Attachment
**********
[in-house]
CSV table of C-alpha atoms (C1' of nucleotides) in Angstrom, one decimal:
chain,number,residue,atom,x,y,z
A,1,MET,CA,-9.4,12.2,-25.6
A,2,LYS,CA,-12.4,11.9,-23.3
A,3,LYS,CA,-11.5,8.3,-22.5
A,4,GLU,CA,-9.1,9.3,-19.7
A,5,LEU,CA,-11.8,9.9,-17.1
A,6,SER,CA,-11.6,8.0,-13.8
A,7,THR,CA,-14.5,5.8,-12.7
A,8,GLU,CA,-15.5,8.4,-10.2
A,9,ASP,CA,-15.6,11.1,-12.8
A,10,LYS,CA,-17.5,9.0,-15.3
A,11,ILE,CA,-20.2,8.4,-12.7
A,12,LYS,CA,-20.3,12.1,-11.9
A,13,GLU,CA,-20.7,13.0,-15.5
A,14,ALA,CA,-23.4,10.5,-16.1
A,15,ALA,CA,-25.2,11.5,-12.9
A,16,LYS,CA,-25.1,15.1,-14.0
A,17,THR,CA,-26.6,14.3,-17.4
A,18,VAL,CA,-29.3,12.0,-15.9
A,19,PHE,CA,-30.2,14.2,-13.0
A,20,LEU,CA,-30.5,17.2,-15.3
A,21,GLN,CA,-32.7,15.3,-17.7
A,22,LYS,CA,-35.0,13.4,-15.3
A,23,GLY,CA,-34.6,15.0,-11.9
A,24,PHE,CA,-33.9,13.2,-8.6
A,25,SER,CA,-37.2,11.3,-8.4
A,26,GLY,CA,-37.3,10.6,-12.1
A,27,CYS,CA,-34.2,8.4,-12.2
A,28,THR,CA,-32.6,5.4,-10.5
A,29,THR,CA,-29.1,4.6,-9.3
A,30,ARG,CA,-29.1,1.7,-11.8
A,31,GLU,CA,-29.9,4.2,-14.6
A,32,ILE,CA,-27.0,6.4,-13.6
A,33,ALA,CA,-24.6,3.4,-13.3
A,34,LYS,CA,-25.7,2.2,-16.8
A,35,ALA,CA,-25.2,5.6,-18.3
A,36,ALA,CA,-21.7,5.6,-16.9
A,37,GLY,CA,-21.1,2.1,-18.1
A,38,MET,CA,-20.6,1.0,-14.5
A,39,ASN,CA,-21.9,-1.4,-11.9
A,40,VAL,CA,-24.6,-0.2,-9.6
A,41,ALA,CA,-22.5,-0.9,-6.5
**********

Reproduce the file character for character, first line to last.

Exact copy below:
[in-house]
CSV table of C-alpha atoms (C1' of nucleotides) in Angstrom, one decimal:
chain,number,residue,atom,x,y,z
A,1,MET,CA,-9.4,12.2,-25.6
A,2,LYS,CA,-12.4,11.9,-23.3
A,3,LYS,CA,-11.5,8.3,-22.5
A,4,GLU,CA,-9.1,9.3,-19.7
A,5,LEU,CA,-11.8,9.9,-17.1
A,6,SER,CA,-11.6,8.0,-13.8
A,7,THR,CA,-14.5,5.8,-12.7
A,8,GLU,CA,-15.5,8.4,-10.2
A,9,ASP,CA,-15.6,11.1,-12.8
A,10,LYS,CA,-17.5,9.0,-15.3
A,11,ILE,CA,-20.2,8.4,-12.7
A,12,LYS,CA,-20.3,12.1,-11.9
A,13,GLU,CA,-20.7,13.0,-15.5
A,14,ALA,CA,-23.4,10.5,-16.1
A,15,ALA,CA,-25.2,11.5,-12.9
A,16,LYS,CA,-25.1,15.1,-14.0
A,17,THR,CA,-26.6,14.3,-17.4
A,18,VAL,CA,-29.3,12.0,-15.9
A,19,PHE,CA,-30.2,14.2,-13.0
A,20,LEU,CA,-30.5,17.2,-15.3
A,21,GLN,CA,-32.7,15.3,-17.7
A,22,LYS,CA,-35.0,13.4,-15.3
A,23,GLY,CA,-34.6,15.0,-11.9
A,24,PHE,CA,-33.9,13.2,-8.6
A,25,SER,CA,-37.2,11.3,-8.4
A,26,GLY,CA,-37.3,10.6,-12.1
A,27,CYS,CA,-34.2,8.4,-12.2
A,28,THR,CA,-32.6,5.4,-10.5
A,29,THR,CA,-29.1,4.6,-9.3
A,30,ARG,CA,-29.1,1.7,-11.8
A,31,GLU,CA,-29.9,4.2,-14.6
A,32,ILE,CA,-27.0,6.4,-13.6
A,33,ALA,CA,-24.6,3.4,-13.3
A,34,LYS,CA,-25.7,2.2,-16.8
A,35,ALA,CA,-25.2,5.6,-18.3
A,36,ALA,CA,-21.7,5.6,-16.9
A,37,GLY,CA,-21.1,2.1,-18.1
A,38,MET,CA,-20.6,1.0,-14.5
A,39,ASN,CA,-21.9,-1.4,-11.9
A,40,VAL,CA,-24.6,-0.2,-9.6
A,41,ALA,CA,-22.5,-0.9,-6.5